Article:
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Actually gnome-terminal display tabs as 8 spaces, and this is very annoying when you cat files or view diffs, is there some way to change this permanently?

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3  
Seems more a question for superuser.com. –  GhiOm Jan 5 '10 at 11:55
    
Anyone know what package contains this magic "tabs" command on RHEL? –  Dan Pritts Aug 2 '13 at 15:10

6 Answers 6

Instead of writing out an explicit list of tabstops, you can also use implicit intervals:

tabs -n

This will set tabstops to occur every n columns. For more information, check out the manpage for tabs at http://manpages.ubuntu.com/manpages/maverick/en/man1/tabs.1.html.

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4  
OP should accept this answer. –  Sangdol Aug 18 '12 at 16:20
    
This doesn't work; it sets the first tab stop at n rather than at 1, even though the documentation states otherwise. This is a bug in tabs. –  Istvan Chung Mar 29 at 1:13
    
Well, it does for me. –  sencer Apr 28 at 14:38
up vote 4 down vote accepted

The unique solution I found is to type in terminal:

tabs 5,9,13,17,21,25,29,33,37,41

and append it to ~/.bashrc if you want permanent changes.

PS: This obviously cover up to 10 tab indents.

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You need to set the tabwidth on the underlying tty, not in gnome-terminal itself.

Theoretically, you should be able to use 'setterm -regtabs 4' to set the tabwidth to 4 in your .bashrc.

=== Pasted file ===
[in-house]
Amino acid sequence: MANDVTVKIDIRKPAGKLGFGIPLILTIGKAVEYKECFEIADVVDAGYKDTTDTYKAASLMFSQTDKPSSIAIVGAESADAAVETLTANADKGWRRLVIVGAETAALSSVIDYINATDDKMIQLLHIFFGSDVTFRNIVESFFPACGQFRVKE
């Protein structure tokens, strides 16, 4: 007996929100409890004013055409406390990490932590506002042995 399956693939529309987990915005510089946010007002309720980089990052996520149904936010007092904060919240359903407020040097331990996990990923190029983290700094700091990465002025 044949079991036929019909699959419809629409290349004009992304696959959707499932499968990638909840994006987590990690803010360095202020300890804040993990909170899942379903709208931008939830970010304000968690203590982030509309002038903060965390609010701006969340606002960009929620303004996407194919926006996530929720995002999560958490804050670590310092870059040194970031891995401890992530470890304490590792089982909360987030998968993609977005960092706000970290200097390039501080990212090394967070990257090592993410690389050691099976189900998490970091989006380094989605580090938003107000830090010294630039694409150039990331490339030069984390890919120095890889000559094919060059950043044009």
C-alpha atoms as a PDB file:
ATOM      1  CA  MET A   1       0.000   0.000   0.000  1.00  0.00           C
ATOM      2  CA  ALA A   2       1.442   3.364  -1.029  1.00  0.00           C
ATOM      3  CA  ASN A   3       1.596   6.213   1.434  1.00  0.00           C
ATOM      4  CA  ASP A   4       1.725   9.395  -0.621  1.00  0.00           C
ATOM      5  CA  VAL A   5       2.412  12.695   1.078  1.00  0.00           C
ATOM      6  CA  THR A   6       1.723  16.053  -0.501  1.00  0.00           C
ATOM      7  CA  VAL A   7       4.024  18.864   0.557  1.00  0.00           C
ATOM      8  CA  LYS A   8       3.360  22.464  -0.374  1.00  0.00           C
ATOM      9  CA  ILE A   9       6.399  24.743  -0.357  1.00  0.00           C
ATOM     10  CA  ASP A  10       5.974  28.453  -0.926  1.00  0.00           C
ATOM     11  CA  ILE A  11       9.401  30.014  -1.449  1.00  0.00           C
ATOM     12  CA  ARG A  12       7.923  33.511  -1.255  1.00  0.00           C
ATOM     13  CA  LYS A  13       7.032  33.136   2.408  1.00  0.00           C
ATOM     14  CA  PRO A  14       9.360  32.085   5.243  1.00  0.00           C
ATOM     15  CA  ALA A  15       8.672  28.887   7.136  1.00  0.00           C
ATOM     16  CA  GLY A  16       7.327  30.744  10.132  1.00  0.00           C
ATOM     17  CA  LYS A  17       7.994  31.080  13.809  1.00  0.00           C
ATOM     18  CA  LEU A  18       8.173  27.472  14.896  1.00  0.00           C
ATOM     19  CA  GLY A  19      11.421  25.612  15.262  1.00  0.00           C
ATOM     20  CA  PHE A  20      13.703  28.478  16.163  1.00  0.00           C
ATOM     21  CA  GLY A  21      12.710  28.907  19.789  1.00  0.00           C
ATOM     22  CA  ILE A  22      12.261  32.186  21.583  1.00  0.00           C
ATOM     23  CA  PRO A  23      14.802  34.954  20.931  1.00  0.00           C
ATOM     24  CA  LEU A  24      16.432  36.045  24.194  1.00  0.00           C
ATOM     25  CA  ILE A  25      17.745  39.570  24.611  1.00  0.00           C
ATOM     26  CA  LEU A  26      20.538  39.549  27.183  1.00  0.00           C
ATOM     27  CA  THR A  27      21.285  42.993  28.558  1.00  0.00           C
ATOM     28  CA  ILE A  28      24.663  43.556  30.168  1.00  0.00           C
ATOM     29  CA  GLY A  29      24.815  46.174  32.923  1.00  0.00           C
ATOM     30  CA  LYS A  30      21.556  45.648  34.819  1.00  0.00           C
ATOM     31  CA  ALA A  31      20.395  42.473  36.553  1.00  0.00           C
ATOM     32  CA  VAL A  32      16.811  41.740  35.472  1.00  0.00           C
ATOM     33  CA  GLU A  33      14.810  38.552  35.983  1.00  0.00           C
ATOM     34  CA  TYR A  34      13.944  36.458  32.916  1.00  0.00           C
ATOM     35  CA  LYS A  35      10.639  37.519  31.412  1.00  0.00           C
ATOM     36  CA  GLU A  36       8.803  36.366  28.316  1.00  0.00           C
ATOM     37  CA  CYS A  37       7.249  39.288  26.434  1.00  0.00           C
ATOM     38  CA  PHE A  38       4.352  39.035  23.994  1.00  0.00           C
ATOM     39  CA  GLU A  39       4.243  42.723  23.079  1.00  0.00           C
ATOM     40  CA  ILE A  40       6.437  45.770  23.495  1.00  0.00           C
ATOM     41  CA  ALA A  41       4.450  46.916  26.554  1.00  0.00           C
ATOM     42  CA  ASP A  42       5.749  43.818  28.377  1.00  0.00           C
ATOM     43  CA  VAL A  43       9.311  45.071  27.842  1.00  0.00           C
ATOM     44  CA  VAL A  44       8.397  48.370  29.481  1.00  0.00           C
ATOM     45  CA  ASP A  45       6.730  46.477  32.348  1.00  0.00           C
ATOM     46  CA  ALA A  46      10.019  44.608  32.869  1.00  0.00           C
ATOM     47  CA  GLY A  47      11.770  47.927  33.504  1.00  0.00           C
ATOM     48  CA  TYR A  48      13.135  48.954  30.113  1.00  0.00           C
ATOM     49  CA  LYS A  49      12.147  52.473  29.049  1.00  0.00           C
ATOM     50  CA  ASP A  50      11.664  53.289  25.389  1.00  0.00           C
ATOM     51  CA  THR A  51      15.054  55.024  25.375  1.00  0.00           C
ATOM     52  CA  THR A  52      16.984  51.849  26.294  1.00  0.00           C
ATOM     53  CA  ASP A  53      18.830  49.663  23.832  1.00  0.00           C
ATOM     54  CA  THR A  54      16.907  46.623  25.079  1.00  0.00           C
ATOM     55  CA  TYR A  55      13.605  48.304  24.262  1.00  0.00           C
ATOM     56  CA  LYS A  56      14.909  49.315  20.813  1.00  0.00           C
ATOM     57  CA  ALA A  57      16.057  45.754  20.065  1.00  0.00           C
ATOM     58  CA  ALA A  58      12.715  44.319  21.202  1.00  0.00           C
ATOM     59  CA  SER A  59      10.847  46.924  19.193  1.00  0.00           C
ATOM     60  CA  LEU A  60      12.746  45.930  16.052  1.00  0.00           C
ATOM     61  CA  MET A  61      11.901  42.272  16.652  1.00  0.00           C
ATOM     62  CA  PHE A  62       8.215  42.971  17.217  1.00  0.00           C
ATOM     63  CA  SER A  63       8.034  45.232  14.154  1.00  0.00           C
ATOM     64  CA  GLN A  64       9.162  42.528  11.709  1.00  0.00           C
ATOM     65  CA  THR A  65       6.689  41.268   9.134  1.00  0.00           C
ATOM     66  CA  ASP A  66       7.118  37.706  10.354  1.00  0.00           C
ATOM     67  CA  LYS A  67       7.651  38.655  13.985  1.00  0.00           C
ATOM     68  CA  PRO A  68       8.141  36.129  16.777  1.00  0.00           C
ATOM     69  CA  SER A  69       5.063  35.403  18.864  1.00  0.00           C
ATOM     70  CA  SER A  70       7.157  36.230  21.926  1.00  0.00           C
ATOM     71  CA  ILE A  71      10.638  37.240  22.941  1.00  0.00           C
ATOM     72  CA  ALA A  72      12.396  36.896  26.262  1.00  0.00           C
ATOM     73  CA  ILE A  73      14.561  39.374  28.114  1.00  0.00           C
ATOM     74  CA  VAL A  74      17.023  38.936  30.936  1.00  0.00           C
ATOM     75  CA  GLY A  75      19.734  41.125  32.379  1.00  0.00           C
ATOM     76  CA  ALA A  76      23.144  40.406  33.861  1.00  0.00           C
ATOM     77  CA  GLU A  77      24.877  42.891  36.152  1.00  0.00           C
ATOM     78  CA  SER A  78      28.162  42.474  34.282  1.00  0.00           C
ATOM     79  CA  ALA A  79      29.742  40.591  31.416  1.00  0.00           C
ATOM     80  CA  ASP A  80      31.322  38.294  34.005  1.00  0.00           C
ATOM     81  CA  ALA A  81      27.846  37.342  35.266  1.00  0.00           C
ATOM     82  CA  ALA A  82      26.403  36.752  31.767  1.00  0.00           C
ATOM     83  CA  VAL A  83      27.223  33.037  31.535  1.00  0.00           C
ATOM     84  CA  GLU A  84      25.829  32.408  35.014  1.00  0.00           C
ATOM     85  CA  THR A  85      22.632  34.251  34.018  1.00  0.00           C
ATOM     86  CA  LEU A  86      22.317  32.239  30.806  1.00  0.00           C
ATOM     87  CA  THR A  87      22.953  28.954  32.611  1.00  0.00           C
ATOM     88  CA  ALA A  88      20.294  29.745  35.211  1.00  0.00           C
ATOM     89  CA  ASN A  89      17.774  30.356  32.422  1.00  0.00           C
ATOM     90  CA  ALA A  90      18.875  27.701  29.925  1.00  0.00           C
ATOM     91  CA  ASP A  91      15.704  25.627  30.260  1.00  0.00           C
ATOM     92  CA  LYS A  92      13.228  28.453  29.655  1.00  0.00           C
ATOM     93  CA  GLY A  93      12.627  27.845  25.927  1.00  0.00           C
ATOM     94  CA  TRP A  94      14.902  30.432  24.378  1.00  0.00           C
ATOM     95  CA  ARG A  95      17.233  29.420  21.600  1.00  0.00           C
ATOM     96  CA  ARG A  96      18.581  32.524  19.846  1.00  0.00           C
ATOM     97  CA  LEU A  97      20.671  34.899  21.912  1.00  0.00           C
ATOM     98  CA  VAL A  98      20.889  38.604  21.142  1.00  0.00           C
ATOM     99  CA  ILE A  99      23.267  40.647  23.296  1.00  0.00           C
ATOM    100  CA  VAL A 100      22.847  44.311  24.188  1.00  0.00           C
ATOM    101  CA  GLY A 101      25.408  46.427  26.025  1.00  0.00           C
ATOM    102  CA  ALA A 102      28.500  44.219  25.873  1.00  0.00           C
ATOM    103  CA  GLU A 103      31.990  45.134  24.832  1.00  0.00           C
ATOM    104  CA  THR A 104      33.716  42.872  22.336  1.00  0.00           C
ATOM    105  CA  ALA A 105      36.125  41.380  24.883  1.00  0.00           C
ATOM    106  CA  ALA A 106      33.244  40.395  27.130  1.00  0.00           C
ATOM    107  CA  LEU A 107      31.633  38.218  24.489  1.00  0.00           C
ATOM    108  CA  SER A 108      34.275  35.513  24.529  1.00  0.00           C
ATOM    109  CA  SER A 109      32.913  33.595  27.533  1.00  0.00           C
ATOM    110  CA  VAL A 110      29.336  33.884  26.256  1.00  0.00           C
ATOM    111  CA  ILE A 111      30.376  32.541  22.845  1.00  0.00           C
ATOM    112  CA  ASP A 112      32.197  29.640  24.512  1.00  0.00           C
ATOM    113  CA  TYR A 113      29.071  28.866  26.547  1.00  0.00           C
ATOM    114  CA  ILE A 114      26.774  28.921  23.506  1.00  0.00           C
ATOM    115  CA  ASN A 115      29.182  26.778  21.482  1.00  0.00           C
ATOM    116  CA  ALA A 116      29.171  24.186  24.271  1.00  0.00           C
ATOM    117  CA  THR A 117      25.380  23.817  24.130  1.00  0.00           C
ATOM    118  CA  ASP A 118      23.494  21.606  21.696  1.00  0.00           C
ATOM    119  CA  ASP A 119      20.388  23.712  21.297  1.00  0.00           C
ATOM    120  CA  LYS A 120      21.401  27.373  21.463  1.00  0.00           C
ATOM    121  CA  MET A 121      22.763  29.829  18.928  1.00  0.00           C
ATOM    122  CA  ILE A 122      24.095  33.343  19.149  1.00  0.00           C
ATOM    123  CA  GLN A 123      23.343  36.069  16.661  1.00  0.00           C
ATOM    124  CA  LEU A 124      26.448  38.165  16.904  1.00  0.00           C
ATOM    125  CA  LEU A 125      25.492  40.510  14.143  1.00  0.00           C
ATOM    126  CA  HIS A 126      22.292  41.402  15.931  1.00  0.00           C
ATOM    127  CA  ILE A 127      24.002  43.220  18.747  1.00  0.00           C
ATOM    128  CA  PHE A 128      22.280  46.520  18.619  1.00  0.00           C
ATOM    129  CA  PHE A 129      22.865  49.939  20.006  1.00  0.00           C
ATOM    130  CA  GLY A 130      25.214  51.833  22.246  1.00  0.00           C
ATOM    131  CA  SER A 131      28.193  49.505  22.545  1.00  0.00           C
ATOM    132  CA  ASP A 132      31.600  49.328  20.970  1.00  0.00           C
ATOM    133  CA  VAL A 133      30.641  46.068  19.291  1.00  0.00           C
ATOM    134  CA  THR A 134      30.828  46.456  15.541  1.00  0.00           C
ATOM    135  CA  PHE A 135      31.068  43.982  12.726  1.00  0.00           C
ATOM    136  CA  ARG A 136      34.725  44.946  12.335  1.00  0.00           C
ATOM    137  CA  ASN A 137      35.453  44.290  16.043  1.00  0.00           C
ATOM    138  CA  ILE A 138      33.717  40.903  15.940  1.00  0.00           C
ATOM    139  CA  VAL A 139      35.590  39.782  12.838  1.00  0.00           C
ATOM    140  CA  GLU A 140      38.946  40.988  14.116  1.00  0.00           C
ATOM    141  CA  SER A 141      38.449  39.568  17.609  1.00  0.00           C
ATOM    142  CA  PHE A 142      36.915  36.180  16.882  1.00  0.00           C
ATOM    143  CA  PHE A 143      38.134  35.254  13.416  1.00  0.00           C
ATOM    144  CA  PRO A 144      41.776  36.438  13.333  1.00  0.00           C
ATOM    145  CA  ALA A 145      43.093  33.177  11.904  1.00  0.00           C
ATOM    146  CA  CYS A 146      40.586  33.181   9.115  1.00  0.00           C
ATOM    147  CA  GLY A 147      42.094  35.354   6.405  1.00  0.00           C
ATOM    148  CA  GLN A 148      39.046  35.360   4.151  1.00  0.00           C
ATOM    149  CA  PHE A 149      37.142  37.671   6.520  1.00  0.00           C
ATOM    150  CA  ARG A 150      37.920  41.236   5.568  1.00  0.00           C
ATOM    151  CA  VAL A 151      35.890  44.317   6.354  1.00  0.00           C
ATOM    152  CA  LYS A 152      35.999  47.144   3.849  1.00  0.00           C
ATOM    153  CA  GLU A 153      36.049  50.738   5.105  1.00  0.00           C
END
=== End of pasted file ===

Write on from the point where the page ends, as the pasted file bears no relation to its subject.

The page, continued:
Doesn't seem to be working on my linux distro, but it works when I ssh from a remote system.

The easiest way to reset the tabwidth to 8 is to use 'tabs -8' (tabs -d8 to get a visual of the change).

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Setterm only works in TTY, so I apply 'tabs', see the next answer. (I do not know it before, so thanks ;D ) –  mkotechno Jan 5 '10 at 14:18

The problem with doing it as "tabs -4" is that the first tab stop is off by one (at least on my system). If I type in "tabs -4", for example, the first tab stop will start in the 4th column with 3 blank spaces in front of it instead of 4. Subsequent tab stops will all be correctly separated by 4 spaces. A workaround to this is to specify the tab stops like so:

tabs 1,+4,+4,+4,+4,...
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You can also do tabs -4 and it will set a tab stop every 4th column.

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If you're using bash, this is what I have in my ~/.bashrc:

# set tabs to width TABWIDTH
TABWIDTH=4
# for less(1) the option -x4 was added (see above);
# other programs may need their own flags
setterm -regtabs ${TABWIDTH} </dev/tty
tabs -0 </dev/tty
# this erroneously imho sets the first tab at offset 3, not offset 4:
#tabs 1,+${TABWIDTH} </dev/tty
# this works:
tabs 1`for i in {0..40}; do echo -n ",+${TABWIDTH}"; done`
unset TABWIDTH

Note the backticks around the 'for ... done' ditty.

edit: The last '+4' before the 'done' statement should of course have been +${TABWIDTH}.

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